SESSIONS: Senator Franken, allegations get made about candidates all the time and they’ve been made about president-elect Trump, a lot sometimes. Most of them, virtually all of them, have been proven to be exaggerated and untrue. I would just say to you that I have no information about this matter. I have not been in on the classified briefings and I’m not a member of the intelligence committee, and I’m just not able to give you any comment on it at this time.
FRANKEN: OK. Totally fair.
Last week, Julian Assange, the founder of WikiLeaks, claimed that the Russian government was not the source of the hacked e-mails WikiLeaks published during the, that they published during the campaign. Now, Assange did not identify his source nor did he say whether his source worked with or received information from the Russians. But again, American intelligence agencies have concluded the Russian government directed the hacking operation. Nonetheless, immediately following that interview, president-elect tweeted, quote, “Julian Assange said a 14-year-old could have hacked Podesta. Why was DNC so careless. Also said Russians did not give him the info exclamation point.”
Senator Sessions, does it concern you that our future commander in chief is so much more willing to accept what Julian Assange says instead of the conclusions of our intelligence agencies and why do you think President Trump finds Assange trustworthy?
SESSIONS: Senator Franken, I’m not able to answer that. I have not talked to the president-elect about any of these issues and it is often inaccurate what gets printed in them papers.
FRANKEN: Well, back in 2010, back when WikiLeaks was publishing stolen American diplomatic cables and military secrets, you voiced concern about the Obama administration’s response. You said that WikiLeaks publishing sensitive documents should be quote, “pursued with the greatest intensity.” You said quote, “the president from on down should be crystal clear on this, and I haven’t seen that, I mean, he comes out of the left, the anti-war left. They have always glorified people who leak sensitive documents. Now he’s the commander in chief so he’s got a challenge.”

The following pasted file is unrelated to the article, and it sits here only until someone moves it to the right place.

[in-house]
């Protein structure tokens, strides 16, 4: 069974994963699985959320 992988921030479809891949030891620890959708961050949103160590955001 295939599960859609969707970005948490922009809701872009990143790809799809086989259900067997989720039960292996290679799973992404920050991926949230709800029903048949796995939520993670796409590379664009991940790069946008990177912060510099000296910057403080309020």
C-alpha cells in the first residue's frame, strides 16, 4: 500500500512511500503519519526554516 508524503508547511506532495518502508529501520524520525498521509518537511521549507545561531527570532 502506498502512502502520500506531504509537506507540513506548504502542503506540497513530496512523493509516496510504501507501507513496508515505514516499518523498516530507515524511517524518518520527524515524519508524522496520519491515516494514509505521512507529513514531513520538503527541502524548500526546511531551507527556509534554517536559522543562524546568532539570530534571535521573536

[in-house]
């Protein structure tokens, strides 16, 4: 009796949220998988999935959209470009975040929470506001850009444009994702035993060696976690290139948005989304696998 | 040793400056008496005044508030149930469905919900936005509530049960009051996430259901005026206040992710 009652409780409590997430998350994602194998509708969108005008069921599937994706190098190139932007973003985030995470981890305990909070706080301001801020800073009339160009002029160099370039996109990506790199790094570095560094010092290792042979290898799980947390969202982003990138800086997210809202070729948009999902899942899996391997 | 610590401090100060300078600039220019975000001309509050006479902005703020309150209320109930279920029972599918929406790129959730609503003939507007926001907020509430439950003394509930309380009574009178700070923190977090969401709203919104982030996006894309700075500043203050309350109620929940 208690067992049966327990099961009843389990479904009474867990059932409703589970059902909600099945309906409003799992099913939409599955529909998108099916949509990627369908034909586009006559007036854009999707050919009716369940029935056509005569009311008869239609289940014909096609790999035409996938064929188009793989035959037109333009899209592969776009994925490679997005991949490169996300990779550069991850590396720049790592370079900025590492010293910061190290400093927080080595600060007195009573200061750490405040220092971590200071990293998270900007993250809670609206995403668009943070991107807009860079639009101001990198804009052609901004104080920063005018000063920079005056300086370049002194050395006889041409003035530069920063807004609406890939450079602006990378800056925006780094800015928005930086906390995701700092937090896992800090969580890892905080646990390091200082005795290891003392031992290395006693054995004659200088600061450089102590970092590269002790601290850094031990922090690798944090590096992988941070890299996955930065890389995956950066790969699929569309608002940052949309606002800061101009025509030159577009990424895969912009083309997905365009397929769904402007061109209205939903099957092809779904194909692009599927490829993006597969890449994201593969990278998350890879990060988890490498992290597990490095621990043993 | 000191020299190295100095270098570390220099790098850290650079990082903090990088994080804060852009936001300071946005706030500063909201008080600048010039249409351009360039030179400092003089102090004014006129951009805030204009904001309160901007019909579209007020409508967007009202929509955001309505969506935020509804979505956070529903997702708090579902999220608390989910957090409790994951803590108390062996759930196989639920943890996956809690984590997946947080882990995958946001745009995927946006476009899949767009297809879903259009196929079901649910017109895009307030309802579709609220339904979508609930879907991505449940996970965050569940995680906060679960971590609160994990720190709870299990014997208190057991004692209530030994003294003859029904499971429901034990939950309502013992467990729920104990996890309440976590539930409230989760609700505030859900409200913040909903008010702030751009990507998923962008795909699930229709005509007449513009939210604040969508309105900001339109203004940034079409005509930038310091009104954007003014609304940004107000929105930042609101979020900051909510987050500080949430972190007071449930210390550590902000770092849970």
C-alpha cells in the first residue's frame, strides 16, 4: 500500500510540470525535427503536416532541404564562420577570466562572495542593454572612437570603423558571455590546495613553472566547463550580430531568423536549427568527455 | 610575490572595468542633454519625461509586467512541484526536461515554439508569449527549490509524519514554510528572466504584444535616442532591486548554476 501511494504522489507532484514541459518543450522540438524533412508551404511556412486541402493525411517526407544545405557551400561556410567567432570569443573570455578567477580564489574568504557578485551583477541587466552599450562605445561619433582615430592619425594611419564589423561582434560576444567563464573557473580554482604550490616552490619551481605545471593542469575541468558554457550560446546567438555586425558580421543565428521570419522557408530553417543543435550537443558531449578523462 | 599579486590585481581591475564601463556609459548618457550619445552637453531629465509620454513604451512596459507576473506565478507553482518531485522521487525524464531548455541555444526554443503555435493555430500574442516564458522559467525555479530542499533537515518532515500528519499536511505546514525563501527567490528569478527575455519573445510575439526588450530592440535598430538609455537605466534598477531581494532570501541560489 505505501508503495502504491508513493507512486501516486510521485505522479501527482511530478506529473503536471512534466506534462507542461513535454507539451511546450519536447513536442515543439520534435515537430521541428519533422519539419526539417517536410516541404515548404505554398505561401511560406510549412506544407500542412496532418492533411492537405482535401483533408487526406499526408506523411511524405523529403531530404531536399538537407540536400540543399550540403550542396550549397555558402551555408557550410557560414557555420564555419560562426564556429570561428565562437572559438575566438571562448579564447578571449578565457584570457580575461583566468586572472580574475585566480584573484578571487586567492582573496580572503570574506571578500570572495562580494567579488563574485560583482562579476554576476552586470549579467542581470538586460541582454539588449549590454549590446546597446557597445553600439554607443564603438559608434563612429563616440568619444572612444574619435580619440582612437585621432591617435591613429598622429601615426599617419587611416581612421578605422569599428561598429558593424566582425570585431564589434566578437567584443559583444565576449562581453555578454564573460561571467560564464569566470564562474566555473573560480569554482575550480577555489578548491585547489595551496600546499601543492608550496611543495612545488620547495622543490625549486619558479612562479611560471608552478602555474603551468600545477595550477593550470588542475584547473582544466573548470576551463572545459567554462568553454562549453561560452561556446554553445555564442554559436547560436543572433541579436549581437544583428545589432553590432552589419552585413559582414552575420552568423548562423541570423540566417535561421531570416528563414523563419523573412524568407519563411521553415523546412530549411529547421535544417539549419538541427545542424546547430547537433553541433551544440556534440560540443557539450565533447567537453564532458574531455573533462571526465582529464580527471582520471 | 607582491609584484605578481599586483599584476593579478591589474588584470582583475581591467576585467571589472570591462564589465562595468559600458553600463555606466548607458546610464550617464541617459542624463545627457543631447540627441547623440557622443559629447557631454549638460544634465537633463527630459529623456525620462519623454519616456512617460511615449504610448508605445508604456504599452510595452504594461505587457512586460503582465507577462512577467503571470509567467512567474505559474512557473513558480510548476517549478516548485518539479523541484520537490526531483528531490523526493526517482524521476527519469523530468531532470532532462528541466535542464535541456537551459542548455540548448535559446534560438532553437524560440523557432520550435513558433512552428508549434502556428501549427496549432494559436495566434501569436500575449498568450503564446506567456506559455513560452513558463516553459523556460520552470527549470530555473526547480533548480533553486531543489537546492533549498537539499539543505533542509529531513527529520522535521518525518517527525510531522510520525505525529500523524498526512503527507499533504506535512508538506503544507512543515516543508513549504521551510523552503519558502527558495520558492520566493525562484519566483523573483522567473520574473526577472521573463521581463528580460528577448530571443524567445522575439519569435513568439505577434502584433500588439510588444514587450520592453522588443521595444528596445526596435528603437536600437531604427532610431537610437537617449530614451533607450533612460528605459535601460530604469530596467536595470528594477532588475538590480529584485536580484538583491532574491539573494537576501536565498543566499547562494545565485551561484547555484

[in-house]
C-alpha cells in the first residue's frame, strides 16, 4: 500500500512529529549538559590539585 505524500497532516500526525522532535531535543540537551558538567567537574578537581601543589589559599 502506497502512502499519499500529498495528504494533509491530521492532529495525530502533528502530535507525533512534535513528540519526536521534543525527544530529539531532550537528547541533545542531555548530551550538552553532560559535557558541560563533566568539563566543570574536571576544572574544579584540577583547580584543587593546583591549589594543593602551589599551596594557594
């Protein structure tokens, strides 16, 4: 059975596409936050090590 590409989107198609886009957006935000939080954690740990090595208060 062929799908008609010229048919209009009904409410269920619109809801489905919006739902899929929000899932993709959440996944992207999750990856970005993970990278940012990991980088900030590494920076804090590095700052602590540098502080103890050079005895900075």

President-elect Trump, by contrast, said quote, “WikiLeaks, I love WikiLeaks.” Do you believe that by holding up Julian Assange, who traffics in leaked in stolen documents, often classified documents, as a legitimate source of information, that president-elect Trump is glorifying people who leak sensitive documents?
SESSIONS: Well, I would say this, that if Assange participated in violating American law, then he is a person subject to prosecution and condemnation.
FRANKEN: Well, we know that in regard to what he did in 2010 and yet the president-elect said WikiLeaks, I love WikiLeaks. Doesn’t it seem like perhaps if you weren’t sitting before us today as an attorney general nominee and if President Obama was publicly embracing Julian Assange, that perhaps you might take a more critical view?
SESSIONS: As a member of the Senate, as you and I remain for, hopefully not too much longer, depends on you and your colleagues, but we’re – I feel a lot – it’s a lot easier to be vigorous and outspoken. If you begin to think about the awesome responsibility of serving as an attorney general with the possibility of having to handle certain cases, you need to be more cautious about what you say. So, I think it’s just not appropriate for me to be the person for you to seek political responses from.